Dennis Pridgen: Immune system, it resets your digestive tract. Most people don’t realize your digestive tract needs a break every once in a while to clean out everything and recode it. If you don’t give it time to clean because you’re constantly snacking every three or four hours, it never has time to take a vacation and get its self back together. And once you give it time to do that, it absorbs the nutrients in your body so much better. And things taste so much different. After this fast, anything slightly, like some stevia would seem like pure cane sugar because your taste buds just change. It’s crazy what a fast will do.
Neil Dudley: Well, you can see right there that Whole30 book. I’m not sure if you’re familiar with Whole30. But anybody listening, if you haven’t heard of Whole30, check that out because I’ve done probably five of those in my life. And it’s crazy, I don’t know why I ever changed back. I feel so good. It’s kind of like you said the other day, man, in one of your Instagram lives I was just kind of watching, maybe I was watching the replay, you’re like, man, it just feels like I’m running on really clean, pure fuel. It just feels like man, I’m at my fighting weight. That’s what Whole30 did for me. I’m doing carnivore now, about five days in or something. I’m already feeling like that- I just feel pretty good. I’m not very hungry. I work out no problem with that. Now the truth is, I’m not trying to go enter a bodybuilding contest. I want to sweat. I want to feel good. I want my heart, blood, lungs, all that stuff pumping. But to that stevia, like strawberries all of a sudden taste super sweet, almonds taste sweet. You get off of the sugar, get that stuff out of your life. I’m begging you. For 15 days, like somehow make that commitment. And you got to work at it because sugar is in everything. You’re going to have to pay a lot of attention.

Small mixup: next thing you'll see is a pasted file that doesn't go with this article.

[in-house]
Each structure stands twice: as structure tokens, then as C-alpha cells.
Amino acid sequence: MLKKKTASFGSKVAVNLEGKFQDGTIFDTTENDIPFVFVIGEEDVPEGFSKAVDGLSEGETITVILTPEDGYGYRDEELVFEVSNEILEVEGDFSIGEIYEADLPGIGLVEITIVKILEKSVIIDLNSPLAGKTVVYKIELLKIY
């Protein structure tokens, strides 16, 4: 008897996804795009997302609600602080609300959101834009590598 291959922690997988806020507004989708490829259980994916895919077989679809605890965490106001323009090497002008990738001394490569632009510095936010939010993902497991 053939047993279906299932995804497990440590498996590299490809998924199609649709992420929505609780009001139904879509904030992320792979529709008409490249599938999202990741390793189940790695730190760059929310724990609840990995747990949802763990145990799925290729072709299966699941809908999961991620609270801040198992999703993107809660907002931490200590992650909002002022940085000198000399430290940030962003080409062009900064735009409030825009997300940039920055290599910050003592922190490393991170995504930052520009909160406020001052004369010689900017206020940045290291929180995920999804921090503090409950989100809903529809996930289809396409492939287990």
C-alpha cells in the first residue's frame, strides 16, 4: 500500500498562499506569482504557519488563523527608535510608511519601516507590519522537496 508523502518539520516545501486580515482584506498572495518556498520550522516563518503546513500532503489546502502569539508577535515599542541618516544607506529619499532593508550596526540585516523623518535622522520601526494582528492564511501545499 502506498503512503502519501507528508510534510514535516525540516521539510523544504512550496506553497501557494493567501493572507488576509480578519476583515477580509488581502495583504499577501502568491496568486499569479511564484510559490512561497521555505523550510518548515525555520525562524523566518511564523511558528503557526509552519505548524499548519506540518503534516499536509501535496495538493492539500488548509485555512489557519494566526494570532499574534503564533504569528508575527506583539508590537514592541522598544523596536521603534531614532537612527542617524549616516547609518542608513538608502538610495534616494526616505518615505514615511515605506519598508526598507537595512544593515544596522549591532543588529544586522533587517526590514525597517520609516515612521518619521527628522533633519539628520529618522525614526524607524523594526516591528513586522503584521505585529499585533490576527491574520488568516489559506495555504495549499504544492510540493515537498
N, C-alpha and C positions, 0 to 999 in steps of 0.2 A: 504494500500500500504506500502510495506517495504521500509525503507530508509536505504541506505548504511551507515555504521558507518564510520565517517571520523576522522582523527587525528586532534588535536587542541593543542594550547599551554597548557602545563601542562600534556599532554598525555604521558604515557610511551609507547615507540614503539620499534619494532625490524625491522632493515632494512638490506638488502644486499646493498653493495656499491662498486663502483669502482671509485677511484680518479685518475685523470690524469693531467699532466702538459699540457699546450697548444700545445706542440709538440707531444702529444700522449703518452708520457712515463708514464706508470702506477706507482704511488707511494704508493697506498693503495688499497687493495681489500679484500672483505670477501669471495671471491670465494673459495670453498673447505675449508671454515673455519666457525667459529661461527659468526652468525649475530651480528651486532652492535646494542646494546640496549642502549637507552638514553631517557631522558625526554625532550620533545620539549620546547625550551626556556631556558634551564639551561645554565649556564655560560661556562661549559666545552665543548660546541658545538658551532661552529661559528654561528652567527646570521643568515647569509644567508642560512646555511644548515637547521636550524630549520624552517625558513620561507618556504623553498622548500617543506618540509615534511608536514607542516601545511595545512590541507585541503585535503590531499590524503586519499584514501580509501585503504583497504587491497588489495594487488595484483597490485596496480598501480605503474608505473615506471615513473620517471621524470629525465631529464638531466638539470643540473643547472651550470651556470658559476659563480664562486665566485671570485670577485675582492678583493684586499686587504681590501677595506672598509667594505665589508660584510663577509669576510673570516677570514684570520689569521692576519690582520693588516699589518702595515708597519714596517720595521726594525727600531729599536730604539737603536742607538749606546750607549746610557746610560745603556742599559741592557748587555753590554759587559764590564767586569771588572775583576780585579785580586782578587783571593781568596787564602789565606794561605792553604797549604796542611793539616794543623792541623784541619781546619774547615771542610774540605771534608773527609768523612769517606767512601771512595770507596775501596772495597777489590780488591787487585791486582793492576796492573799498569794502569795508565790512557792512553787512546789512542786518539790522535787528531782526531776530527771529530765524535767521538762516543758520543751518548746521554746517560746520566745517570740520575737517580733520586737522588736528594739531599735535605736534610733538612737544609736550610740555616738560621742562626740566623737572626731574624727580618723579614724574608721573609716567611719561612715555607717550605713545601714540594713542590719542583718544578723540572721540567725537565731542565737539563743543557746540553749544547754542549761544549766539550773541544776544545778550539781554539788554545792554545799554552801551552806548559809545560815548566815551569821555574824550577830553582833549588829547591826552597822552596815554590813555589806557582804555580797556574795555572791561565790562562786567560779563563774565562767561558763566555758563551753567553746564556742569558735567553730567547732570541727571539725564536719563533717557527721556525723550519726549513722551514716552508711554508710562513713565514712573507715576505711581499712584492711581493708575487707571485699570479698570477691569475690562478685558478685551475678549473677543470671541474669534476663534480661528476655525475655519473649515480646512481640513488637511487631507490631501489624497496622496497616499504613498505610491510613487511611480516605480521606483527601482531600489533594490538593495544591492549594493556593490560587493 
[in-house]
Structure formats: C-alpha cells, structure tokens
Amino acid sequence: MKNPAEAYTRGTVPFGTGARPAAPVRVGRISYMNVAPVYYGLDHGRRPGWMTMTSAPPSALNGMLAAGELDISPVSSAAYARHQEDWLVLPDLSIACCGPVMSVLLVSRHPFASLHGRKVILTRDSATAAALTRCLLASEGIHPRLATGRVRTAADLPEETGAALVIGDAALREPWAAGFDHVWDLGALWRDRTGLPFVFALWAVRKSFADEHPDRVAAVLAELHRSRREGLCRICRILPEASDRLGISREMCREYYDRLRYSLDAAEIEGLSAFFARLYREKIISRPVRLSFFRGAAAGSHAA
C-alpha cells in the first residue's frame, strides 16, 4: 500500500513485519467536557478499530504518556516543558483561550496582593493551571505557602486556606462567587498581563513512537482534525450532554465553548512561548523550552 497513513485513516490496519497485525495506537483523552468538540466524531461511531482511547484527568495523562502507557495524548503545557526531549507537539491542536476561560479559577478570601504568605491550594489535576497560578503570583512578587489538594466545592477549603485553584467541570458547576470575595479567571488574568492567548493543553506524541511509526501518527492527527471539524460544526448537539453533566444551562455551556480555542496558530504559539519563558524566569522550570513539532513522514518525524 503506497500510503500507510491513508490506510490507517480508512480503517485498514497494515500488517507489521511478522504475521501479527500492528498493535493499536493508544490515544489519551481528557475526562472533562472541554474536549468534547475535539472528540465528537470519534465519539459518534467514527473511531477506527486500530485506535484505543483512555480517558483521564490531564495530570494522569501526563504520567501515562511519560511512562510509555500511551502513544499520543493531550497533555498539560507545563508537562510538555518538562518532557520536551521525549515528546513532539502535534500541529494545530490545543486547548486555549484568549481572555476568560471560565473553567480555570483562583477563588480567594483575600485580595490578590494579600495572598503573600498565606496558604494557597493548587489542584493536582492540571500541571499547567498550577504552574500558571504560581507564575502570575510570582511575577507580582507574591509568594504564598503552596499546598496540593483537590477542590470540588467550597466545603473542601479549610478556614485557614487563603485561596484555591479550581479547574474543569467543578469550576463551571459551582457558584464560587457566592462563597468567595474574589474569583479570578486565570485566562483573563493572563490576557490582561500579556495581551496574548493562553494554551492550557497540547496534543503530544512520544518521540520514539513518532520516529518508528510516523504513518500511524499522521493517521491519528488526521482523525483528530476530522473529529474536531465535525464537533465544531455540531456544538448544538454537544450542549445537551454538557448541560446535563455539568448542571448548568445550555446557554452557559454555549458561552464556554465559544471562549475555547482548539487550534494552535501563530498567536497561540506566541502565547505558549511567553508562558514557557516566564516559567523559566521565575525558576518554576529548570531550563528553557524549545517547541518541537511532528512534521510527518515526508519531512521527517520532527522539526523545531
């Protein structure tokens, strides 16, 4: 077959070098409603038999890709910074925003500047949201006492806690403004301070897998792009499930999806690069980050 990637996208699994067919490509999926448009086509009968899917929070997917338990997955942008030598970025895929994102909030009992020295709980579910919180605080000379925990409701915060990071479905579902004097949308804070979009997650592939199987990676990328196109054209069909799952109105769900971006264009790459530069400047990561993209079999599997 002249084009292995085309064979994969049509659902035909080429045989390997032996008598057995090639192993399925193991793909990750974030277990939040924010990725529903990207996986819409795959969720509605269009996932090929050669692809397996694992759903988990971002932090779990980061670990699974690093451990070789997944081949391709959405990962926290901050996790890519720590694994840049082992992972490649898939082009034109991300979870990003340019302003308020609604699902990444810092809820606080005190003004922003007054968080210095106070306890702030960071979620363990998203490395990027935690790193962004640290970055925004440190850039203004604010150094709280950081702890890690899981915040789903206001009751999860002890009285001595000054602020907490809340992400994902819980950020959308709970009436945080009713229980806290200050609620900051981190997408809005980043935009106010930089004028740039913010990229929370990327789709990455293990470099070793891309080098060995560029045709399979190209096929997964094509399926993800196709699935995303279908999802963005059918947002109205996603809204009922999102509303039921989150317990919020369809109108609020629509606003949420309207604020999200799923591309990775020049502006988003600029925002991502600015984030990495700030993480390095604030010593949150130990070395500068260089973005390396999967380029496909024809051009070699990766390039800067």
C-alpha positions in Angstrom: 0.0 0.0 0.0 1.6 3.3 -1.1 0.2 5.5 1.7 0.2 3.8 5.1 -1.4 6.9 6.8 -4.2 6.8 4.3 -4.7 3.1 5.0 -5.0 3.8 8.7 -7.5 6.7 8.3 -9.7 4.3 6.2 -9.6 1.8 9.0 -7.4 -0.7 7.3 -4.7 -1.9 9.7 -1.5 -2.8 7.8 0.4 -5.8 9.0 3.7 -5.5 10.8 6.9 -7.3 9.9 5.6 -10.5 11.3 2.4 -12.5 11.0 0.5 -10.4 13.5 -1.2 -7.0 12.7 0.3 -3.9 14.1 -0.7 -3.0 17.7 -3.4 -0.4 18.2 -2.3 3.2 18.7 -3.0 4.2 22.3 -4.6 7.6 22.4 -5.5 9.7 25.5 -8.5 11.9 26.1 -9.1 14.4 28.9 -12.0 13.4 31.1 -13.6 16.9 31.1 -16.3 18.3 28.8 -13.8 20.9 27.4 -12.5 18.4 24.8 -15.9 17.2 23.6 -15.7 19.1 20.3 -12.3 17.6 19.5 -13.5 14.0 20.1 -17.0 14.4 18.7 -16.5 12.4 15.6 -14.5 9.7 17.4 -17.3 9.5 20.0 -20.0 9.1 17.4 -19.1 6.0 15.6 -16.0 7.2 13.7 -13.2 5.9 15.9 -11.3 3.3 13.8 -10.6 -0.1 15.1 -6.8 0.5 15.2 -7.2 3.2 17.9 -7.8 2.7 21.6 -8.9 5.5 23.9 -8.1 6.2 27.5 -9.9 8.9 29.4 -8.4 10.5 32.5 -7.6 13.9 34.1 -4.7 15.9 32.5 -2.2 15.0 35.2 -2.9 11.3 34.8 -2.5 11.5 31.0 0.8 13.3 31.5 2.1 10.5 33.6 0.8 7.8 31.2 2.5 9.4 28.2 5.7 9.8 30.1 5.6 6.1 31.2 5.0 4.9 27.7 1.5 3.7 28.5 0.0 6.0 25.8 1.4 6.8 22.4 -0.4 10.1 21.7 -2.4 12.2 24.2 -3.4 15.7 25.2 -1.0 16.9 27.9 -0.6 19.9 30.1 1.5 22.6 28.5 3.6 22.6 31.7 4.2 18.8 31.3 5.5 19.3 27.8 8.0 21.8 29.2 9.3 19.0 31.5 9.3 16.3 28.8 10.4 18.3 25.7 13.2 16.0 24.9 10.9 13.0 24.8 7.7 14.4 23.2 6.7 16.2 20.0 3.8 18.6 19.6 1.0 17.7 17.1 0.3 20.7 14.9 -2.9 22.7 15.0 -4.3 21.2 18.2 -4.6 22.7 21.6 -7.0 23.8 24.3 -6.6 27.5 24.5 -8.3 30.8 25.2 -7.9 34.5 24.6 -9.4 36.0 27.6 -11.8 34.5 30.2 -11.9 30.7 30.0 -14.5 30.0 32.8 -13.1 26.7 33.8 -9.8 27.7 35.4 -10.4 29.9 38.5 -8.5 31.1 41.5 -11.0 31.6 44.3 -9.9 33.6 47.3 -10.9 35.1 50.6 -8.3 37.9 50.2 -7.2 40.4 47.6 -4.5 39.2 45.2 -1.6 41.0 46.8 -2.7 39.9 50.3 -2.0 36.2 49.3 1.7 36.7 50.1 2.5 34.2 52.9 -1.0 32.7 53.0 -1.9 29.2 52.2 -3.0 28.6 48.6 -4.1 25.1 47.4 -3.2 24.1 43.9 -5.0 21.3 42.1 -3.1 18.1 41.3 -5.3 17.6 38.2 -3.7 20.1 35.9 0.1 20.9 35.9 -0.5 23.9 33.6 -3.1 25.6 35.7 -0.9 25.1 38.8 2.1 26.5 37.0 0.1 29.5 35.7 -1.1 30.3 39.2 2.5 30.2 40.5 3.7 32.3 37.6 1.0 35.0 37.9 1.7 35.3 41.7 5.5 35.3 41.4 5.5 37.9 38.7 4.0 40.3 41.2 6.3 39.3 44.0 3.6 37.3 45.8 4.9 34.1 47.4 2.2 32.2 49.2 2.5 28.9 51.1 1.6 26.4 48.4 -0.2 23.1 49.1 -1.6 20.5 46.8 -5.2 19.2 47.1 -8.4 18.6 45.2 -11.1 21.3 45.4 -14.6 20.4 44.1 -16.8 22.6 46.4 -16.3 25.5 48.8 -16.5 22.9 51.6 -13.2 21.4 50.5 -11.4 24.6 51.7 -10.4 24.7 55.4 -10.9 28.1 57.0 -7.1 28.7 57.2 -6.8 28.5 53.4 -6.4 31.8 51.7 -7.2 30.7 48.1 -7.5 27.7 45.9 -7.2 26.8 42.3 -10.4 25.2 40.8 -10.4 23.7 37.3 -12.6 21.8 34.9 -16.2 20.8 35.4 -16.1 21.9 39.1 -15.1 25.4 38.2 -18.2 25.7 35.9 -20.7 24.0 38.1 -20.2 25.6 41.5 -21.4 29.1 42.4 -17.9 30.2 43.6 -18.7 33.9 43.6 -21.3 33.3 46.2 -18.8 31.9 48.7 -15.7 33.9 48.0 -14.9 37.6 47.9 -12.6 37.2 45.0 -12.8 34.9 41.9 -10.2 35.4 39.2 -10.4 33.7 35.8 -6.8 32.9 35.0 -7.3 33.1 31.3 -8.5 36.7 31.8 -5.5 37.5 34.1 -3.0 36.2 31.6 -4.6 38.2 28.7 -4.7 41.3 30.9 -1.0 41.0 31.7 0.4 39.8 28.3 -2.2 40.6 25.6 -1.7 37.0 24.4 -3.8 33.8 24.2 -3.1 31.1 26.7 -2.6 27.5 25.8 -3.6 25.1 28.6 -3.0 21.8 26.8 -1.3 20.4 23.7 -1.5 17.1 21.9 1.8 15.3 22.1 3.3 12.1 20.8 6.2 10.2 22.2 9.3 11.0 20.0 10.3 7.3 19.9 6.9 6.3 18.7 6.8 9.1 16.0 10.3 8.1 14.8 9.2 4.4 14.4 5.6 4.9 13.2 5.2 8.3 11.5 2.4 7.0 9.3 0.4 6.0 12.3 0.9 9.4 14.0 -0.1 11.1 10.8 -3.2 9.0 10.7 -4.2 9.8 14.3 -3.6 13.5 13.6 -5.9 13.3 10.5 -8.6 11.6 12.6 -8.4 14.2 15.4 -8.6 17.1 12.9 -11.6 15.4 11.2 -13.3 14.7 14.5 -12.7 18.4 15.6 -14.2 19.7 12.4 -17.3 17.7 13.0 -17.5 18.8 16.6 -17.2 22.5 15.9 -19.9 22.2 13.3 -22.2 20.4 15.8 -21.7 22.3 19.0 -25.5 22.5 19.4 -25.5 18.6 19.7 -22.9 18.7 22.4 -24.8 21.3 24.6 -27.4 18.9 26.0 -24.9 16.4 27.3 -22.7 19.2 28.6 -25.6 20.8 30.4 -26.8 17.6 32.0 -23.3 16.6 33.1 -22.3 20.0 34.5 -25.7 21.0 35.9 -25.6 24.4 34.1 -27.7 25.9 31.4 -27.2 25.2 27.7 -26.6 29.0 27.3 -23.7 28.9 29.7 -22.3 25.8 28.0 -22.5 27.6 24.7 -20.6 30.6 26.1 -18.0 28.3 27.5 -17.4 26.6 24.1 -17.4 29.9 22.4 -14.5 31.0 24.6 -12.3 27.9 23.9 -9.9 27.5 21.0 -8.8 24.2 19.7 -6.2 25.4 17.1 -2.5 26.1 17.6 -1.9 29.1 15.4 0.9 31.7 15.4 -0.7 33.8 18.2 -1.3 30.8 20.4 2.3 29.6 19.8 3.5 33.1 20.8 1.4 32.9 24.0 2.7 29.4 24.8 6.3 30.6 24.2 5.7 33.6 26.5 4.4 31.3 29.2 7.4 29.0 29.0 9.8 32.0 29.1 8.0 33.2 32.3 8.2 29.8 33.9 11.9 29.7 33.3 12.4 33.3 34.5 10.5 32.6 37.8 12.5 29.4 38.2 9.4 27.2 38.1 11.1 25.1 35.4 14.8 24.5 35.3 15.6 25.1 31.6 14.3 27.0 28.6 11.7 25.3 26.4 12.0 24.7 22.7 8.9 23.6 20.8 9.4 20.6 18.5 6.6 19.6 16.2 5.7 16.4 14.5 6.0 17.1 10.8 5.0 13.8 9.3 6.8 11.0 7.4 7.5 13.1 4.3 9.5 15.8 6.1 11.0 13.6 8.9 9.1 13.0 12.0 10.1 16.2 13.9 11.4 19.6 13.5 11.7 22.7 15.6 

Dennis Pridgen: That’s why I love your meats and stuff. It’s just pure organic, good meat. And that’s hard to find these days. That’s really hard to find.
Neil Dudley: Okay, good. I’m glad you brought that up. We’ve sent you some meat. You’ve been trying it. You said you and your wife fell in love with it. I believe you.
Dennis Pridgen: My wife, I wish I’d have been video recording her. She cooked the first batch of bacon in the oven. And I’m sitting on other side of the bar top. She cracks the oven open just to look in to see how it is going, and the smell hit her. And she goes, “You got to come here.” And I walked over and was like, “Is it ready yet?” And we ate the whole pack. We just gorged out. I was like, oh my god, that is the cleanest, just best tasting bacon I’ve ever tasted, I swear. It’s unreal how good it tastes.
Neil Dudley: I mean, thank you for that. I think we work really hard to put out a good, clean, totally quality product. The other fact is we charge. I mean, what we put out isn’t cheap. I mean, that’s just true. It won’t be the most affordable option wherever you go and shop. Whether you’re buying it, at a grocery store, online, however you get it, you’re going to have to invest more money to eat Pederson’s. So what do you think about that?
Dennis Pridgen: Well, I’m going to say there’s no bigger investment than yourself and your body. You only get one of these vessels. When it’s gone, and you’re done, that’s it. You don’t get another one. So if you don’t put clean good sources of food in here, you’re not going to make it to the end of where you could have made it. You are just going to take years off your life.
Neil Dudley: I mean, I like to think about you’re not going to get as much meat off the bone while you’re here. Like nobody really knows when the end day is for our life. It could be I stroke out and just bam right here in the middle of this. You just don’t know. And it took me a long time to get here. Like I’m not saying I’ve known this my whole life. I’m 44 and I’m only starting to figure things out. But I do think-